Pharmaceuticals have become a large part of many people’s lives, especially in developed countries where medication is often more readily available. There is medication to either treat or cure almost every disease, and for those without a treatment, research is likely underway to develop one. It is commonplace to associate healthcare with providing pharmaceuticals, however this comes at a cost. The focus on pharmaceuticals in public health masks underlying social inequalities and, as proven throughout history, tends to weaken efforts for larger, structural health interventions.
In Death Without Weeping, Nancy Scheper-Hughes discusses Nervoso in the region of Alto do Cruzeiro as an culture-bound illness that has been medicalized to express symptoms of starvation. Instead of treating Nervoso with food, the people in this region use a variety of drugs, including sleeping pills, vitamins, and tranquilizers. In this way, the pharmaceutical industry has begun to take over treatment in nearly all areas of public health, following the historical tendency to revert to magic bullet approaches toward treatment and healthcare.
By focusing on pharmaceuticals, the medical community has again reverted to the medicalization of global health. Underlying social determinants of health are ignored in the search of newer and better drugs. The people of Alto do Cruzeiro treat their Nervoso with medication instead of food, not because they are ignorant of their situation, but because medication is cheaper than food. The pharmaceuticalization of public health perpetuates the idea that medications can solve anything and, while food might be a better solution, medication can also help the health issues that come along with starvation. By consistently pushing the production and expansion of pharmaceuticals, other structural determinants of health, such as lack of food, are ignored. Like the individuals in Alto do Cruzeiro, people around the world continue to treat their illnesses and ailments with pharmaceuticals, rather than focusing on the health inequalities that might really be causing their symptoms.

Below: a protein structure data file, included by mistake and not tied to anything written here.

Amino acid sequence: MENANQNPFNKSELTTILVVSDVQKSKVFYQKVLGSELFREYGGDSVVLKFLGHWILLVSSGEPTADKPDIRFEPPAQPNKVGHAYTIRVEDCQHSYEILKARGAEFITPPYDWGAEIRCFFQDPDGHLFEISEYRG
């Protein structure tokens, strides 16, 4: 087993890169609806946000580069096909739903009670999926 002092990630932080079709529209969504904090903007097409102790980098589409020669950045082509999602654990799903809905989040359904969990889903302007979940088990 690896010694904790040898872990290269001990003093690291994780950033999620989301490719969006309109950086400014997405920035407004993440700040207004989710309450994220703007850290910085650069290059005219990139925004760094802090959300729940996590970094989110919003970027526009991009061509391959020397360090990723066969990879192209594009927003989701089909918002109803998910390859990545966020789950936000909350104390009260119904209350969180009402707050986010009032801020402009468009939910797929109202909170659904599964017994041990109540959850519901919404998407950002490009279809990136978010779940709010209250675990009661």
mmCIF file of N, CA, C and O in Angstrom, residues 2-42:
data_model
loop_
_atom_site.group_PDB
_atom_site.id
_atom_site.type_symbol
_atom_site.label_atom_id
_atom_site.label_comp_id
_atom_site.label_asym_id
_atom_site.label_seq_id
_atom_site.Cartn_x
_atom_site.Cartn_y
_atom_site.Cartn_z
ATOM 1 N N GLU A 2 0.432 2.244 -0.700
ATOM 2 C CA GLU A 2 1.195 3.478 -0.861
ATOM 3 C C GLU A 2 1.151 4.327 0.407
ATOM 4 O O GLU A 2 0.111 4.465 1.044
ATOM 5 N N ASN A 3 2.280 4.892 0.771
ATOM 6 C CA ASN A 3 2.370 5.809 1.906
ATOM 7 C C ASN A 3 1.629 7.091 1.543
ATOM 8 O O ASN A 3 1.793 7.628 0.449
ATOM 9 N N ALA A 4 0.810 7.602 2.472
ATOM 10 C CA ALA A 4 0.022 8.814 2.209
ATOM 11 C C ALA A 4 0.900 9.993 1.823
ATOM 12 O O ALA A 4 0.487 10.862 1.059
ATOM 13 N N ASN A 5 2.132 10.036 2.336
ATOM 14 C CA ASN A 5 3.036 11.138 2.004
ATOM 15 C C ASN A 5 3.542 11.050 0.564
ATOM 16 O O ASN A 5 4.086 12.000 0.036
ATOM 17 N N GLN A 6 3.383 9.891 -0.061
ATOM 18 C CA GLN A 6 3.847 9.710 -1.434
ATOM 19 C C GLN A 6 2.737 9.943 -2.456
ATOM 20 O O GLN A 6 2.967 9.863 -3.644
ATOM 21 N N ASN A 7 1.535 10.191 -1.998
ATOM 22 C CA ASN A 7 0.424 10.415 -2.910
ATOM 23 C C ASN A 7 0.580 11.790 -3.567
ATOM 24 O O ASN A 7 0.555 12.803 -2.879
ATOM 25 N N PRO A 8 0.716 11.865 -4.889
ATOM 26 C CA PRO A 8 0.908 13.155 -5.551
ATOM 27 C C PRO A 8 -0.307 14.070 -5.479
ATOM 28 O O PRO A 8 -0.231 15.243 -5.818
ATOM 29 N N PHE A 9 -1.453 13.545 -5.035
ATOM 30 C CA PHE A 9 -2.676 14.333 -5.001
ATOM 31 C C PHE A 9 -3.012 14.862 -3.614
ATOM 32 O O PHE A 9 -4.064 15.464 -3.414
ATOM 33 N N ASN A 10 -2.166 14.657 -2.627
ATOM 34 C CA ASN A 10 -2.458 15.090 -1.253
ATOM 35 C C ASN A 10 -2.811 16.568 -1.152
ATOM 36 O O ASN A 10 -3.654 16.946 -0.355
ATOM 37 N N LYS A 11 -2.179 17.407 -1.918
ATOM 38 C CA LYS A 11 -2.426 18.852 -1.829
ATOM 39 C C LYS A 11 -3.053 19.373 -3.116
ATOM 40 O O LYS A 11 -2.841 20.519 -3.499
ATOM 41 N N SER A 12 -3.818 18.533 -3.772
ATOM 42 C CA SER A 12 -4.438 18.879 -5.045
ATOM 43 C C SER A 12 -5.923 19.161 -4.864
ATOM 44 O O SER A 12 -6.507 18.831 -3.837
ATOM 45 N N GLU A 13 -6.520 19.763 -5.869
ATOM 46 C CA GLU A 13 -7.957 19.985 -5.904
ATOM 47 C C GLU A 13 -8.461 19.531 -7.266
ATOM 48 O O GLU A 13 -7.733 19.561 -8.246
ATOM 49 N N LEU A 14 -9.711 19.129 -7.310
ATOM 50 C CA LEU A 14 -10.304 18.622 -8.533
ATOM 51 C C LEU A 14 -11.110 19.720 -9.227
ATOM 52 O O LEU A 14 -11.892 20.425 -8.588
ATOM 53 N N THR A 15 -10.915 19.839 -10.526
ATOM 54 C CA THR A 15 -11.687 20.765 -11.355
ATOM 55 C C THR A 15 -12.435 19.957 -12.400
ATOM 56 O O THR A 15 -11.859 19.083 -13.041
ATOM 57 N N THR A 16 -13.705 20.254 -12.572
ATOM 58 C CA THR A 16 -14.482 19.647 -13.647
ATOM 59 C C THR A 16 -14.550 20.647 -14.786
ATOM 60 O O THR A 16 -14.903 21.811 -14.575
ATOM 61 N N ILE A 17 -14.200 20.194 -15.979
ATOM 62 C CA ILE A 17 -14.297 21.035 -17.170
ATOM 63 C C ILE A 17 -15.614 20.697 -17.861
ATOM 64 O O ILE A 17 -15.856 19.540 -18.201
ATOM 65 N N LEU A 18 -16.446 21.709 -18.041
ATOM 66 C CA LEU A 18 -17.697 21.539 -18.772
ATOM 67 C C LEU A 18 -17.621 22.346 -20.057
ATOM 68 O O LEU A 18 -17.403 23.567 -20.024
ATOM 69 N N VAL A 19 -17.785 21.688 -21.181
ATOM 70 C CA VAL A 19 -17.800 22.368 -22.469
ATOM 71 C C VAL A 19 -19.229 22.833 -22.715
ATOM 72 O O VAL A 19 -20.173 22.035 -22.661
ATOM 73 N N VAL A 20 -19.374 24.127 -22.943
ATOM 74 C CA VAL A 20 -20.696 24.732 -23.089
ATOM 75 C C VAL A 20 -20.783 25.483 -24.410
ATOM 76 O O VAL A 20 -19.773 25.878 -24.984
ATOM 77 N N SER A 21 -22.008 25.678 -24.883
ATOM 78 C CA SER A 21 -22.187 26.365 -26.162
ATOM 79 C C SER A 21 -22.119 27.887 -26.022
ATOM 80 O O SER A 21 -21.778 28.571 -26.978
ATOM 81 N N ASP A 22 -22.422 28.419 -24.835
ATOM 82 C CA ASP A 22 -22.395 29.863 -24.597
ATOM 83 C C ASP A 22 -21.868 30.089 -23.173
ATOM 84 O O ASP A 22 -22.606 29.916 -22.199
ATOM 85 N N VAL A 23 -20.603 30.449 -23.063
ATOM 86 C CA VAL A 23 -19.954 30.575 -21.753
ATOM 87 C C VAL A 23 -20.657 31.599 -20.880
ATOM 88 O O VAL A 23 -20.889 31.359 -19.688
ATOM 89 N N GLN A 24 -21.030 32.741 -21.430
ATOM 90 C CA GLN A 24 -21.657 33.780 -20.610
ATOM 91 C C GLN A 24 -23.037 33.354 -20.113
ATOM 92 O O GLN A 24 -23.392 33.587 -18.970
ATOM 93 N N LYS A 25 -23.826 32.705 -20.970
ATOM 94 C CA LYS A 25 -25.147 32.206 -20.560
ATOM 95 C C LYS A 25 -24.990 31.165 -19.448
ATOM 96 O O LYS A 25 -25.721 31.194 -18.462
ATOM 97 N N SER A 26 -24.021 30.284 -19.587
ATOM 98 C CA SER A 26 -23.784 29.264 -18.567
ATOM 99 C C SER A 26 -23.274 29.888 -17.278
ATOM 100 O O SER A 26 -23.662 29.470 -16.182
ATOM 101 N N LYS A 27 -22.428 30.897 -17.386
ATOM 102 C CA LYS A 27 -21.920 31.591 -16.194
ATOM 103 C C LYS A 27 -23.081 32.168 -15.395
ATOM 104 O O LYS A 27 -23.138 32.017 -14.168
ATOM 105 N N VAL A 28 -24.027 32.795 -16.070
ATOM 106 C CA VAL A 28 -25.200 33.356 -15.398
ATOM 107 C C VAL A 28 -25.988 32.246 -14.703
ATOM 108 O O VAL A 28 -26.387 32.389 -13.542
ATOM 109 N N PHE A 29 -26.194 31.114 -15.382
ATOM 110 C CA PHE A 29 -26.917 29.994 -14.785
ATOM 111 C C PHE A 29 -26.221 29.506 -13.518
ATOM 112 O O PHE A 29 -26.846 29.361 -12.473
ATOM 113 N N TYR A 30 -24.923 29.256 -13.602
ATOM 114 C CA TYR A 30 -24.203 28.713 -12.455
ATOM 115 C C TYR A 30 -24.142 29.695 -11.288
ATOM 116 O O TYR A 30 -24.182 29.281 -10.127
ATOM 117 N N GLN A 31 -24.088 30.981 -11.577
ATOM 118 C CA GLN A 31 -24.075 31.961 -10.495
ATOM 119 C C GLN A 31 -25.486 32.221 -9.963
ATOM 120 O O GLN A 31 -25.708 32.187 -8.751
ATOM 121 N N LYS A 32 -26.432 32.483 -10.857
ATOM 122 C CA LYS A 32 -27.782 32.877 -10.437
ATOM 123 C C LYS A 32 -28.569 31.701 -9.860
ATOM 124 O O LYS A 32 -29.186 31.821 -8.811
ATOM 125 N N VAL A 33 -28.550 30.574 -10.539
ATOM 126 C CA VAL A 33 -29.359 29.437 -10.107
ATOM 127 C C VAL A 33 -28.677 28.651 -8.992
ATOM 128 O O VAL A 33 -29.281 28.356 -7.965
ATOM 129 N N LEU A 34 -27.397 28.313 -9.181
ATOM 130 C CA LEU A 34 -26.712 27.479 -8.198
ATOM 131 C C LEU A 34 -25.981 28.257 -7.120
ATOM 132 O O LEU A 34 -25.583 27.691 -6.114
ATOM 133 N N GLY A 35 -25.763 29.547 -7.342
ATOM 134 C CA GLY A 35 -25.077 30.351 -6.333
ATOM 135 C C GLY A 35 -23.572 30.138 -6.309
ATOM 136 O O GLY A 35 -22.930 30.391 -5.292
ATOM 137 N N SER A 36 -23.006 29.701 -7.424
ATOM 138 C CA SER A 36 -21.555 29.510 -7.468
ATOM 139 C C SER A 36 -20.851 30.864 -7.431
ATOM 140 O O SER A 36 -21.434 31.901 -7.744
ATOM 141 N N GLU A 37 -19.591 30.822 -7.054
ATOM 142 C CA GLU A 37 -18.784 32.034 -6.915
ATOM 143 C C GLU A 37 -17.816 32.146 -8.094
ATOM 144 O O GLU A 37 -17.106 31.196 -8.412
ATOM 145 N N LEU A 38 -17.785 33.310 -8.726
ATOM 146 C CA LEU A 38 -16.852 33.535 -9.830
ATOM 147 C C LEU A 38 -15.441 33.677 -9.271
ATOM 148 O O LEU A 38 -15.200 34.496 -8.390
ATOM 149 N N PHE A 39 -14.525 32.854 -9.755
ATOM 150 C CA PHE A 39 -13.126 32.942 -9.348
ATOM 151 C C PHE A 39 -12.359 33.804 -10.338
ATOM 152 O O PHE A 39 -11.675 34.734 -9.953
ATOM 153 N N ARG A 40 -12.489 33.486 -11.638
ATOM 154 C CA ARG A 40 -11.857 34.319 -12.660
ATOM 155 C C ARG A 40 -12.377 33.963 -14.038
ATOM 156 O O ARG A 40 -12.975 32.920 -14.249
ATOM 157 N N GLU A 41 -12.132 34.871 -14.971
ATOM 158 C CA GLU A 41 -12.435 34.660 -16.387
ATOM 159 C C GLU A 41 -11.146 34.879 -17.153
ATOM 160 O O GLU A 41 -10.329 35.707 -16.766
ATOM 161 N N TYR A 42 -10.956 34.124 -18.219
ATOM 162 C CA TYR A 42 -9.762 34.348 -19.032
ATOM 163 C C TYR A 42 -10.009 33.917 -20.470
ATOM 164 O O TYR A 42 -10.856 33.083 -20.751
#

After World War II, the medical community started to acknowledge that the key to a person’s health is not solely their biological wellbeing, but it is also inclusive of the social determinants of their health. Nevertheless, the priorities of the WHO in 1948 remained focused on diseases like malaria and tuberculosis. Healthcare today is nearly synonymous with the provision of medication. Health interventions such as those supplying clean water and mosquito nets would benefit the general health of underserved populations. Pharmaceuticals, on the other hand, treat the symptoms of the diseases that arise from poor health conditions. The focus of many non-profit and governmental agencies in dealing with health is to supply larger amounts of medicine. In general, the cost of R&D (research and development) for a new medication is $4 billion and can reach as high as $10 billion (cite). The money spent on R&D diverts resources that could be better spent building up health infrastructure in poorer regions, a longer lasting and preventative solution.
The case of Nervoso in Alto do Cruzeiro exemplifies how the ubiquitous pharmaceutical industry has provided an acceptable, but unsustainable, solution for widespread hunger in the region. History has also shown that a solution that ignores health inequalities in the world is likely to fail in providing lasting health equity. The pharmaceuticalization of public health conceals inequalities, while at the same time undermining structural health interventions.